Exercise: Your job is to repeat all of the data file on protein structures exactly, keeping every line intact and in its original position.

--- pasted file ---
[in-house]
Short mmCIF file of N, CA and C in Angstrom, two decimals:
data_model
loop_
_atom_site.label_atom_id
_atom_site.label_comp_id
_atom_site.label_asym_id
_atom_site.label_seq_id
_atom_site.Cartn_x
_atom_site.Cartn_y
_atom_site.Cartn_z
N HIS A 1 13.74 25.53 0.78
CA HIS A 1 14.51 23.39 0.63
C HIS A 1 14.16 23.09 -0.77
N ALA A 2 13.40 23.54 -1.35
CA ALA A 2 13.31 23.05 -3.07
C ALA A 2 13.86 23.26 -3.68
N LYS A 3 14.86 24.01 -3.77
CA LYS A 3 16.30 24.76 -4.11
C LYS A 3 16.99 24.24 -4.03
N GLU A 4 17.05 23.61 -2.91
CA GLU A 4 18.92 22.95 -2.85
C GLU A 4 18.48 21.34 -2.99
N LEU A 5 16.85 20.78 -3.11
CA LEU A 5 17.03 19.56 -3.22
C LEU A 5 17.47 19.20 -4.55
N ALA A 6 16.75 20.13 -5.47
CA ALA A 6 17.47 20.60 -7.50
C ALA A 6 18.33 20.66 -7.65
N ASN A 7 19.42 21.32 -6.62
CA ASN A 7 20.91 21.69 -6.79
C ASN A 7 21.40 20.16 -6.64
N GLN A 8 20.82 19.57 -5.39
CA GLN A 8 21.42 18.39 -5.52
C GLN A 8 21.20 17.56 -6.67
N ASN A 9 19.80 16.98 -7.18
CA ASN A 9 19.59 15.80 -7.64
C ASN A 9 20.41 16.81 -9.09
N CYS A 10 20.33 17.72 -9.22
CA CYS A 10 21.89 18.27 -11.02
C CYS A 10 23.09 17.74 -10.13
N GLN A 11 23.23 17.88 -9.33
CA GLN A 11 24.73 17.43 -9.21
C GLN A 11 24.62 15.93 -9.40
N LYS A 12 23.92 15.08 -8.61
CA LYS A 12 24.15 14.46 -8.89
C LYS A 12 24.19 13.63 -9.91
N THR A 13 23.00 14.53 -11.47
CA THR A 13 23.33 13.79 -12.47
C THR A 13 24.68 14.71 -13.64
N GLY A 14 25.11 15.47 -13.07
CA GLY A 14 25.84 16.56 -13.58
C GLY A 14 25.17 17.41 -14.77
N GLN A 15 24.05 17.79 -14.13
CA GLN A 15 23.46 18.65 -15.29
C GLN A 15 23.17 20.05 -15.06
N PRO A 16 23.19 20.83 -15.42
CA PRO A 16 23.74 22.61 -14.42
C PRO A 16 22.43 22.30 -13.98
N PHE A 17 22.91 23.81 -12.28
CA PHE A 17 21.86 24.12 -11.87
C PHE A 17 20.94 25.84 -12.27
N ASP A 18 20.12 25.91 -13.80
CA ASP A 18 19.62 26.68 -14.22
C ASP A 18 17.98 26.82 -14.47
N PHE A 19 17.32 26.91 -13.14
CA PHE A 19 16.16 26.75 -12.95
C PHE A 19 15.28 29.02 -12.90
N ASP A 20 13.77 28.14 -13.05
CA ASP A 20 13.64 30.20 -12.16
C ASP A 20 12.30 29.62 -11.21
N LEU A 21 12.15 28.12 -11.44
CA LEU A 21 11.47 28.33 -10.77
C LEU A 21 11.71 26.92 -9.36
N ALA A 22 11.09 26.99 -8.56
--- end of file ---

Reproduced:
[in-house]
Short mmCIF file of N, CA and C in Angstrom, two decimals:
data_model
loop_
_atom_site.label_atom_id
_atom_site.label_comp_id
_atom_site.label_asym_id
_atom_site.label_seq_id
_atom_site.Cartn_x
_atom_site.Cartn_y
_atom_site.Cartn_z
N HIS A 1 13.74 25.53 0.78
CA HIS A 1 14.51 23.39 0.63
C HIS A 1 14.16 23.09 -0.77
N ALA A 2 13.40 23.54 -1.35
CA ALA A 2 13.31 23.05 -3.07
C ALA A 2 13.86 23.26 -3.68
N LYS A 3 14.86 24.01 -3.77
CA LYS A 3 16.30 24.76 -4.11
C LYS A 3 16.99 24.24 -4.03
N GLU A 4 17.05 23.61 -2.91
CA GLU A 4 18.92 22.95 -2.85
C GLU A 4 18.48 21.34 -2.99
N LEU A 5 16.85 20.78 -3.11
CA LEU A 5 17.03 19.56 -3.22
C LEU A 5 17.47 19.20 -4.55
N ALA A 6 16.75 20.13 -5.47
CA ALA A 6 17.47 20.60 -7.50
C ALA A 6 18.33 20.66 -7.65
N ASN A 7 19.42 21.32 -6.62
CA ASN A 7 20.91 21.69 -6.79
C ASN A 7 21.40 20.16 -6.64
N GLN A 8 20.82 19.57 -5.39
CA GLN A 8 21.42 18.39 -5.52
C GLN A 8 21.20 17.56 -6.67
N ASN A 9 19.80 16.98 -7.18
CA ASN A 9 19.59 15.80 -7.64
C ASN A 9 20.41 16.81 -9.09
N CYS A 10 20.33 17.72 -9.22
CA CYS A 10 21.89 18.27 -11.02
C CYS A 10 23.09 17.74 -10.13
N GLN A 11 23.23 17.88 -9.33
CA GLN A 11 24.73 17.43 -9.21
C GLN A 11 24.62 15.93 -9.40
N LYS A 12 23.92 15.08 -8.61
CA LYS A 12 24.15 14.46 -8.89
C LYS A 12 24.19 13.63 -9.91
N THR A 13 23.00 14.53 -11.47
CA THR A 13 23.33 13.79 -12.47
C THR A 13 24.68 14.71 -13.64
N GLY A 14 25.11 15.47 -13.07
CA GLY A 14 25.84 16.56 -13.58
C GLY A 14 25.17 17.41 -14.77
N GLN A 15 24.05 17.79 -14.13
CA GLN A 15 23.46 18.65 -15.29
C GLN A 15 23.17 20.05 -15.06
N PRO A 16 23.19 20.83 -15.42
CA PRO A 16 23.74 22.61 -14.42
C PRO A 16 22.43 22.30 -13.98
N PHE A 17 22.91 23.81 -12.28
CA PHE A 17 21.86 24.12 -11.87
C PHE A 17 20.94 25.84 -12.27
N ASP A 18 20.12 25.91 -13.80
CA ASP A 18 19.62 26.68 -14.22
C ASP A 18 17.98 26.82 -14.47
N PHE A 19 17.32 26.91 -13.14
CA PHE A 19 16.16 26.75 -12.95
C PHE A 19 15.28 29.02 -12.90
N ASP A 20 13.77 28.14 -13.05
CA ASP A 20 13.64 30.20 -12.16
C ASP A 20 12.30 29.62 -11.21
N LEU A 21 12.15 28.12 -11.44
CA LEU A 21 11.47 28.33 -10.77
C LEU A 21 11.71 26.92 -9.36
N ALA A 22 11.09 26.99 -8.56